I am against the issuance of any new order. This case is not before us on appeal. It came to us as an original proceeding. We issued our alternative writ of prohibition to show cause why an order of the trial court should not be annulled, and stayed the execution of the trial court's order until the hearing. At the hearing we discovered that the alternative writ should never have been issued, and we not only denied a peremptory writ, but we quashed and discharged the alternative writ (Severns Drilling Company, Ltd., v. Superior Court, 59 P.(2d) 593), thus undoing what we had done and leaving the situation as if we had never touched it. The order of cancellation and discharge was self–executing. No remittitur was necessary and none was expected. The trial court was the party defendant. It appeared before us, fully represented by counsel, in an original proceeding which was not pending in the trial court. As it was not pending there, no remittitur was necessary to be sent there.

It was for these reasons no doubt that our Supreme Court on June 22, 1936, at which time a petition for hearing in that court was filed, issued its order of supersedeas. Such order was necessary to preserve the status quo while the Supreme Court reviewed the matter.

From the above considerations it is apparent that our so–called stay of a remittitur would be an idle act; that if a stay of the trial court's order is issued it should be by the Supreme Court, which was the last court to review the matter, making first an order of supersedeas and later denying the petition for hearing in the Supreme Court and ordering a discharge of its writ of supersedeas; or better, the stay, if any, should be issued by the trial court, which at this time is under no restraint from higher courts, or by the Supreme Court of the United States.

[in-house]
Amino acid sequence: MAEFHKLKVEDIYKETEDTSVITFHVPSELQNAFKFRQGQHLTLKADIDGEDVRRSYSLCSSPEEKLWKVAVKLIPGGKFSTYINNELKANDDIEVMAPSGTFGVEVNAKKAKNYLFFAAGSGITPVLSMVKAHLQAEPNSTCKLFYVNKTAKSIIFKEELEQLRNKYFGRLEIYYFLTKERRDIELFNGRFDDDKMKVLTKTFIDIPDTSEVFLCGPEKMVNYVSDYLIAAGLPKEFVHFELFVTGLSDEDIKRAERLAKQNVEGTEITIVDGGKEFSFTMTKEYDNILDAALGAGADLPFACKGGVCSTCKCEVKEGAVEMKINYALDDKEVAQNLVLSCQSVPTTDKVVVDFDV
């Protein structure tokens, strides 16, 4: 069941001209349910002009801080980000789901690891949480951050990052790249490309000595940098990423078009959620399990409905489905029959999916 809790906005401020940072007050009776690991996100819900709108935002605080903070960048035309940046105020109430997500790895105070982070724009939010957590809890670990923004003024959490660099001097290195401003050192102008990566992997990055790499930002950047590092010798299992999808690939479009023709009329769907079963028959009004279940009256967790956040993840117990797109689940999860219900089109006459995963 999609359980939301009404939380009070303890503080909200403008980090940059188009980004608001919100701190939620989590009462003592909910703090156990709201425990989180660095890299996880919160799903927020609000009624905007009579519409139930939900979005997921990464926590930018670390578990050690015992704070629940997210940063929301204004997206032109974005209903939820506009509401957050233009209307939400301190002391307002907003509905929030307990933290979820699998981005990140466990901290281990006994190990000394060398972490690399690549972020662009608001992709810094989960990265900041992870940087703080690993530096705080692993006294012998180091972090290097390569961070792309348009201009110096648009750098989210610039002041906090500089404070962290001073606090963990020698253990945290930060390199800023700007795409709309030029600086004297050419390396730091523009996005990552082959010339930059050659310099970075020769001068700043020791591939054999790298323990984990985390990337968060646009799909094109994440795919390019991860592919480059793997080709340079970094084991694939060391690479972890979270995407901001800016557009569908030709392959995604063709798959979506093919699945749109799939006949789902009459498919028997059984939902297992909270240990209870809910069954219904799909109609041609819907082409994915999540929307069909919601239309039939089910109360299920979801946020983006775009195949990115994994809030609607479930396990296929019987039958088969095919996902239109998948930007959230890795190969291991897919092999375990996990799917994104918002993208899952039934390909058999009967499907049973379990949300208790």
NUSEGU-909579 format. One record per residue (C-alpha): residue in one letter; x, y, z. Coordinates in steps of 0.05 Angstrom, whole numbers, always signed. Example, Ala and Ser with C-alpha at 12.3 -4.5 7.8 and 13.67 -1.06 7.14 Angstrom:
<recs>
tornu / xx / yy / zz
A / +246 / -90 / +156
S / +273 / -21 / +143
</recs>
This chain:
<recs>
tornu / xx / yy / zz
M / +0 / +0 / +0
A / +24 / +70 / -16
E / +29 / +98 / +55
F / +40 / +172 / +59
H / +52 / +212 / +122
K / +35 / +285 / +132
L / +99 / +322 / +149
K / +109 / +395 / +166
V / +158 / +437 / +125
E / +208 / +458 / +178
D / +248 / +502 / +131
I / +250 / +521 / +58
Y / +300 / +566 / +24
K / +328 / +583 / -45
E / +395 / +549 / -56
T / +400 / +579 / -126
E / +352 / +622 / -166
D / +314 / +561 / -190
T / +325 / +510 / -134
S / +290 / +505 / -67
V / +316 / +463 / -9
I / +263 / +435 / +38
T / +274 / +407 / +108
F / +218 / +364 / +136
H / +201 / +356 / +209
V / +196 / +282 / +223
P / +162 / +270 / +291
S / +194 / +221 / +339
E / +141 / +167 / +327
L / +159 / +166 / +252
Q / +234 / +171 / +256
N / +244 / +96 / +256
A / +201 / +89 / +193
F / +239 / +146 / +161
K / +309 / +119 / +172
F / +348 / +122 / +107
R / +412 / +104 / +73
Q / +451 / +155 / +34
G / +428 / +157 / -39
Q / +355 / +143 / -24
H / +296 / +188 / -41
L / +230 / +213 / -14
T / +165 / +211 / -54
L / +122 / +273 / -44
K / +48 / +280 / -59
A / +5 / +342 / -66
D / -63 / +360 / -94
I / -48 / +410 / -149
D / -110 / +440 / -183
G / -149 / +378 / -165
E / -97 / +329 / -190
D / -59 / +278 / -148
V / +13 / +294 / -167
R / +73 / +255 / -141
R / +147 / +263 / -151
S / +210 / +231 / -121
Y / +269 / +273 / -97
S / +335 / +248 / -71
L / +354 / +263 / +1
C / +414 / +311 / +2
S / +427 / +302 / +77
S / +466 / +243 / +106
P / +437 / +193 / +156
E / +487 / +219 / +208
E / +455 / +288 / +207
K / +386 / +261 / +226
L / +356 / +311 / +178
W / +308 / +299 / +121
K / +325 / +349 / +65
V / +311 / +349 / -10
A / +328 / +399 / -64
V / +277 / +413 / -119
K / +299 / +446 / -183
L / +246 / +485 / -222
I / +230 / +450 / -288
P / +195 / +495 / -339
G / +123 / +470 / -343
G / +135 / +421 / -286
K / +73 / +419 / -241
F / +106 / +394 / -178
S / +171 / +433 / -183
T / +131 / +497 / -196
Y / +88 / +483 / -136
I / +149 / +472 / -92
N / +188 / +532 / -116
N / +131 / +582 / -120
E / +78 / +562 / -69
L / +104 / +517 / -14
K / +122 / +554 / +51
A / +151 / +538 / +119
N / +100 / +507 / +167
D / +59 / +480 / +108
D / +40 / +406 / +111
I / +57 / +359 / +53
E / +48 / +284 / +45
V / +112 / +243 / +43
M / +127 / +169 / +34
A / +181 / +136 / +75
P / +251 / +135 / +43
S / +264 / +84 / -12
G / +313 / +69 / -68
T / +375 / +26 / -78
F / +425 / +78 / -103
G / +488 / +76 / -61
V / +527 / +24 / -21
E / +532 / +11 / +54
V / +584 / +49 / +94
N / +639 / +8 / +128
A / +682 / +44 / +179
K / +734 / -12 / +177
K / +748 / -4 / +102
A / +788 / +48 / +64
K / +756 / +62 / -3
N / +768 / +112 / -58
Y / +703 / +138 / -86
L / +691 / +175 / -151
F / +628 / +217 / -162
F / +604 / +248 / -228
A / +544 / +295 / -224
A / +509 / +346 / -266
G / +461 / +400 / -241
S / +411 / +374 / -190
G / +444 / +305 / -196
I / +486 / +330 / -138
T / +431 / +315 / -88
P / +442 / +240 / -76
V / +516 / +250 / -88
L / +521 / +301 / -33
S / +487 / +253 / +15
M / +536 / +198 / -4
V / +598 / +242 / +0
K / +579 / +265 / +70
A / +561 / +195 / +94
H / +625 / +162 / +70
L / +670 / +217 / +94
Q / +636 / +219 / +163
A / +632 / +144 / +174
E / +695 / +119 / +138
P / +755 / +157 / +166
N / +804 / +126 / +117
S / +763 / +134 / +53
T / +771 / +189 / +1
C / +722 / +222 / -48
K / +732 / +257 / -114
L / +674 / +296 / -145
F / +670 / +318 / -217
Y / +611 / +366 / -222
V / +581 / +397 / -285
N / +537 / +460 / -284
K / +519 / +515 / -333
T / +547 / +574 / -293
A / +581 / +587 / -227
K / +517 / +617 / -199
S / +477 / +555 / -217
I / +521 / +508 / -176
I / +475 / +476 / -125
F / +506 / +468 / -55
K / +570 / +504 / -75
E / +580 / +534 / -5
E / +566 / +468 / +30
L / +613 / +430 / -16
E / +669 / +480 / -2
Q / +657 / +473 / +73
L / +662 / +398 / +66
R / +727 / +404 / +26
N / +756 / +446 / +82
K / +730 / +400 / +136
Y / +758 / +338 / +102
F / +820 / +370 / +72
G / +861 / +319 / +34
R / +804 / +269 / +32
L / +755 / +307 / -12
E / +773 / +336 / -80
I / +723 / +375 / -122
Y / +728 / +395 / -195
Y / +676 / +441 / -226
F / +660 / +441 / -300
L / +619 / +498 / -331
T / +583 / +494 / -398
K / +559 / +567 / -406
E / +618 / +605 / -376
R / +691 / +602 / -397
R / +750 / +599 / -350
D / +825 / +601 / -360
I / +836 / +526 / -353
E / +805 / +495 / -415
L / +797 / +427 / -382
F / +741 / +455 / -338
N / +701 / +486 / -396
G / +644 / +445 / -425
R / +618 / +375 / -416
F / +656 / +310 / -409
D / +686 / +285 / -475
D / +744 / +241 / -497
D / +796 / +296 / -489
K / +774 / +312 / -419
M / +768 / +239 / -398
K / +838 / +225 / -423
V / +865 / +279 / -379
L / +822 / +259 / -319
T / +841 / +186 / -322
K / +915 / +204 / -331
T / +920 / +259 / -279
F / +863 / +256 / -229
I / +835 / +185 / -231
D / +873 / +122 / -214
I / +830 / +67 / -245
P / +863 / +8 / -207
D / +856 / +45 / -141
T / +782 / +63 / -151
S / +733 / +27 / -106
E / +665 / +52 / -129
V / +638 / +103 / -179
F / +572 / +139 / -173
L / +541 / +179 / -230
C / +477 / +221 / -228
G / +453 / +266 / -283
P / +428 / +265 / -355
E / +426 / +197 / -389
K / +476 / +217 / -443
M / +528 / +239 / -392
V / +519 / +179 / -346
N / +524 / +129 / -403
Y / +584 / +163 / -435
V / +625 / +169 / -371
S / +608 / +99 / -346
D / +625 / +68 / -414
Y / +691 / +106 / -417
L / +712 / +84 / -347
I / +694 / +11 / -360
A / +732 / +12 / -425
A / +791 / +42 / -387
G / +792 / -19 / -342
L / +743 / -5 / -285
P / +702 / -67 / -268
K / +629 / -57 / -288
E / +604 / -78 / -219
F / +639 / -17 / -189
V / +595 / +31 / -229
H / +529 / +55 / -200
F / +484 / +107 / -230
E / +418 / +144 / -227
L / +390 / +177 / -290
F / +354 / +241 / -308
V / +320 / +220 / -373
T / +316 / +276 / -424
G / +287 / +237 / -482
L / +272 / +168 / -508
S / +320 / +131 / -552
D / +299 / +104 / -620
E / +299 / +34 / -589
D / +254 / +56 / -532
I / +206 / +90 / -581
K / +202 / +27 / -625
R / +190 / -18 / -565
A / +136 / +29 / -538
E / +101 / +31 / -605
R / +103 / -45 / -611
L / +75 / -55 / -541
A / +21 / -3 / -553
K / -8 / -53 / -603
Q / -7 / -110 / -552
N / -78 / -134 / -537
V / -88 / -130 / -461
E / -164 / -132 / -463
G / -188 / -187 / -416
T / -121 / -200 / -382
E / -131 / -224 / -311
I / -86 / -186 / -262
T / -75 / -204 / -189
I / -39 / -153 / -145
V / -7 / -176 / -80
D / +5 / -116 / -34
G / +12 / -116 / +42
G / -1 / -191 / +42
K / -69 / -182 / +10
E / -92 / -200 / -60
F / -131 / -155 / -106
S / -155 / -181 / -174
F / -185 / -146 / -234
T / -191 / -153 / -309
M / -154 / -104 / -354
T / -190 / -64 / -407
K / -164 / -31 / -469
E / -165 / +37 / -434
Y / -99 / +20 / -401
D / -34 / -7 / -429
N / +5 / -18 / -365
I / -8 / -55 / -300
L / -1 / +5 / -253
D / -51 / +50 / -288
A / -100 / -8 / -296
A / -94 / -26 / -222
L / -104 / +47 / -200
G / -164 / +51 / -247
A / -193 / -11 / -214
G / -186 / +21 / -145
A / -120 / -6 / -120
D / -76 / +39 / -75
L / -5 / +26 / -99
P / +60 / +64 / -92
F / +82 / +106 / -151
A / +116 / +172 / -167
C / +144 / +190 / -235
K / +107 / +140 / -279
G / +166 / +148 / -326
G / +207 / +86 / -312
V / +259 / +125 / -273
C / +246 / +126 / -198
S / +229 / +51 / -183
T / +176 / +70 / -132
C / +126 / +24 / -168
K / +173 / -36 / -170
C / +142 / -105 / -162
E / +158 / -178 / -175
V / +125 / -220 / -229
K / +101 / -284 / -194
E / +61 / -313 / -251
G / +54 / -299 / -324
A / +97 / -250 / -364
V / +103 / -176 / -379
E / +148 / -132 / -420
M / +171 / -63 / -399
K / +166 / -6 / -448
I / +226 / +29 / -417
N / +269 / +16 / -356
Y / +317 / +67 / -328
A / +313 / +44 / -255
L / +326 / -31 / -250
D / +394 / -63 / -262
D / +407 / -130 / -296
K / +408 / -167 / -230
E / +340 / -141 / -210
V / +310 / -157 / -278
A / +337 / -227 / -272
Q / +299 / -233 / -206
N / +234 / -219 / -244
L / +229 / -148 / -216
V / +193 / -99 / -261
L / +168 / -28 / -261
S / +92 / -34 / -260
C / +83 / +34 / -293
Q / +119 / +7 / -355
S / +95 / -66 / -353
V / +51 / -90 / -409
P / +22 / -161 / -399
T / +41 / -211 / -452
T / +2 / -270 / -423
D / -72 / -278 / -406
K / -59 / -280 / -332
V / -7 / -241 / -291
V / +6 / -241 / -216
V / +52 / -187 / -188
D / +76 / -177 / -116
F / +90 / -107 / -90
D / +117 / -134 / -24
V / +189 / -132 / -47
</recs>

Furthermore, if the petition for a stay of remittitur is to be taken seriously, then we must not overlook the fact that the oil company has filed an answer to the petition in which it has alleged facts setting up the defense of bad faith on the part of petitioner and that the petition is for delay only. The issuing of a stay order is discretionary with this court, and the respondent is entitled to a trial on the issues of fact which are raised in the answer before the order may fairly be issued.

Finally, if an order of stay is made it should extend only for thirty days, a sufficient time for the Supreme Court of the United States to issue an order of stay on its part, and not the order which is being made by the majority of this court.

GOULD, Justice pro tem.

I concur: WOOD, J.

Was this helpful?

Thank you. Your response has been sent.

Welcome to FindLaw's Cases & Codes

A free source of state and federal court opinions, state laws, and the United States Code. For more information about the legal concepts addressed by these cases and statutes visit FindLaw's Learn About the Law.

Go to Learn About the Law

Docket No: Civ. 11026.

Decided: September 08, 1936

Court: District Court of Appeal, Second District, Division 2, California.

Get a profile on the #1 online legal directory

Harness the power of our directory with your own profile. Select the button below to sign up.

Sign up

Learn About the Law

Get help with your legal needs

FindLaw’s Learn About the Law features thousands of informational articles to help you understand your options. And if you’re ready to hire an attorney, find one in your area who can help.

Learn more about the law
Copied to clipboard